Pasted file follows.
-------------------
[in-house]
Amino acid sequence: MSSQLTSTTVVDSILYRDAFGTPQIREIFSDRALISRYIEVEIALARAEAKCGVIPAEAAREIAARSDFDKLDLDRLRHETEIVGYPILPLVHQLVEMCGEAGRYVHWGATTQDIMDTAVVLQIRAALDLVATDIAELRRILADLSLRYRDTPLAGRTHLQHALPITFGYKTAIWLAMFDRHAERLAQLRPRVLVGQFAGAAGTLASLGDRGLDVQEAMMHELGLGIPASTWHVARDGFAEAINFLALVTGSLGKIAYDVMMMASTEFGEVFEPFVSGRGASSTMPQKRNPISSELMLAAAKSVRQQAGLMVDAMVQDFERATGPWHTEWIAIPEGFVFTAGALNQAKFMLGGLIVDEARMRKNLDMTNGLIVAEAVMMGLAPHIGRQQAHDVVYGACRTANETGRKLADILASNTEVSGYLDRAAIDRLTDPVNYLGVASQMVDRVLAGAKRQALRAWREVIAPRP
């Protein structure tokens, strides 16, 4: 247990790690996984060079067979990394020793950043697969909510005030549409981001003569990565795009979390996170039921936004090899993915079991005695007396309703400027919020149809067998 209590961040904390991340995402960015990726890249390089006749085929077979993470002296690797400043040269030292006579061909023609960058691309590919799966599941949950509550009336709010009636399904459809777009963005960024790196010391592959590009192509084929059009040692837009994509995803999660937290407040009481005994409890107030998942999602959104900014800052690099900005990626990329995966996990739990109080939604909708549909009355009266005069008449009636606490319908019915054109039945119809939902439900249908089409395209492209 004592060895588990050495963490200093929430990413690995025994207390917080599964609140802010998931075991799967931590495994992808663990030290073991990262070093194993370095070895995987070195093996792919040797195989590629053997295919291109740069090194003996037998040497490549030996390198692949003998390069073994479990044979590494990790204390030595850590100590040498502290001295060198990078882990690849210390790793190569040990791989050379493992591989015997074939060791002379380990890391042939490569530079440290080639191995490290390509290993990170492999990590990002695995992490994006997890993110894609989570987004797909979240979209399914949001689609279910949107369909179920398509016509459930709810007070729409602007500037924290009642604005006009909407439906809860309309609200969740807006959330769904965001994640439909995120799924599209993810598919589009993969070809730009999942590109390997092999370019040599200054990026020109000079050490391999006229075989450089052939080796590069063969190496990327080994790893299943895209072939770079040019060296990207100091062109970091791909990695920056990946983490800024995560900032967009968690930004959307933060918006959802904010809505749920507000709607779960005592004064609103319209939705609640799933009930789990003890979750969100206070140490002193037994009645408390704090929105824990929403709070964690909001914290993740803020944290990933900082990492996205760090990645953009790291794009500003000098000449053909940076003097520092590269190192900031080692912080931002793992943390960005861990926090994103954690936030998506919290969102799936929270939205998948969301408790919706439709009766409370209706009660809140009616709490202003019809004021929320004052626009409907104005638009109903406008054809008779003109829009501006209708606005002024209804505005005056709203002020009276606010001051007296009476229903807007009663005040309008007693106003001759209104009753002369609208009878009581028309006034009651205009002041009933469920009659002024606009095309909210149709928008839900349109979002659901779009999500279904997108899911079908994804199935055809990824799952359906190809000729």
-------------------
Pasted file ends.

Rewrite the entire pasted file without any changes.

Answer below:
[in-house]
Amino acid sequence: MSSQLTSTTVVDSILYRDAFGTPQIREIFSDRALISRYIEVEIALARAEAKCGVIPAEAAREIAARSDFDKLDLDRLRHETEIVGYPILPLVHQLVEMCGEAGRYVHWGATTQDIMDTAVVLQIRAALDLVATDIAELRRILADLSLRYRDTPLAGRTHLQHALPITFGYKTAIWLAMFDRHAERLAQLRPRVLVGQFAGAAGTLASLGDRGLDVQEAMMHELGLGIPASTWHVARDGFAEAINFLALVTGSLGKIAYDVMMMASTEFGEVFEPFVSGRGASSTMPQKRNPISSELMLAAAKSVRQQAGLMVDAMVQDFERATGPWHTEWIAIPEGFVFTAGALNQAKFMLGGLIVDEARMRKNLDMTNGLIVAEAVMMGLAPHIGRQQAHDVVYGACRTANETGRKLADILASNTEVSGYLDRAAIDRLTDPVNYLGVASQMVDRVLAGAKRQALRAWREVIAPRP
């Protein structure tokens, strides 16, 4: 247990790690996984060079067979990394020793950043697969909510005030549409981001003569990565795009979390996170039921936004090899993915079991005695007396309703400027919020149809067998 209590961040904390991340995402960015990726890249390089006749085929077979993470002296690797400043040269030292006579061909023609960058691309590919799966599941949950509550009336709010009636399904459809777009963005960024790196010391592959590009192509084929059009040692837009994509995803999660937290407040009481005994409890107030998942999602959104900014800052690099900005990626990329995966996990739990109080939604909708549909009355009266005069008449009636606490319908019915054109039945119809939902439900249908089409395209492209 004592060895588990050495963490200093929430990413690995025994207390917080599964609140802010998931075991799967931590495994992808663990030290073991990262070093194993370095070895995987070195093996792919040797195989590629053997295919291109740069090194003996037998040497490549030996390198692949003998390069073994479990044979590494990790204390030595850590100590040498502290001295060198990078882990690849210390790793190569040990791989050379493992591989015997074939060791002379380990890391042939490569530079440290080639191995490290390509290993990170492999990590990002695995992490994006997890993110894609989570987004797909979240979209399914949001689609279910949107369909179920398509016509459930709810007070729409602007500037924290009642604005006009909407439906809860309309609200969740807006959330769904965001994640439909995120799924599209993810598919589009993969070809730009999942590109390997092999370019040599200054990026020109000079050490391999006229075989450089052939080796590069063969190496990327080994790893299943895209072939770079040019060296990207100091062109970091791909990695920056990946983490800024995560900032967009968690930004959307933060918006959802904010809505749920507000709607779960005592004064609103319209939705609640799933009930789990003890979750969100206070140490002193037994009645408390704090929105824990929403709070964690909001914290993740803020944290990933900082990492996205760090990645953009790291794009500003000098000449053909940076003097520092590269190192900031080692912080931002793992943390960005861990926090994103954690936030998506919290969102799936929270939205998948969301408790919706439709009766409370209706009660809140009616709490202003019809004021929320004052626009409907104005638009109903406008054809008779003109829009501006209708606005002024209804505005005056709203002020009276606010001051007296009476229903807007009663005040309008007693106003001759209104009753002369609208009878009581028309006034009651205009002041009933469920009659002024606009095309909210149709928008839900349109979002659901779009999500279904997108899911079908994804199935055809990824799952359906190809000729």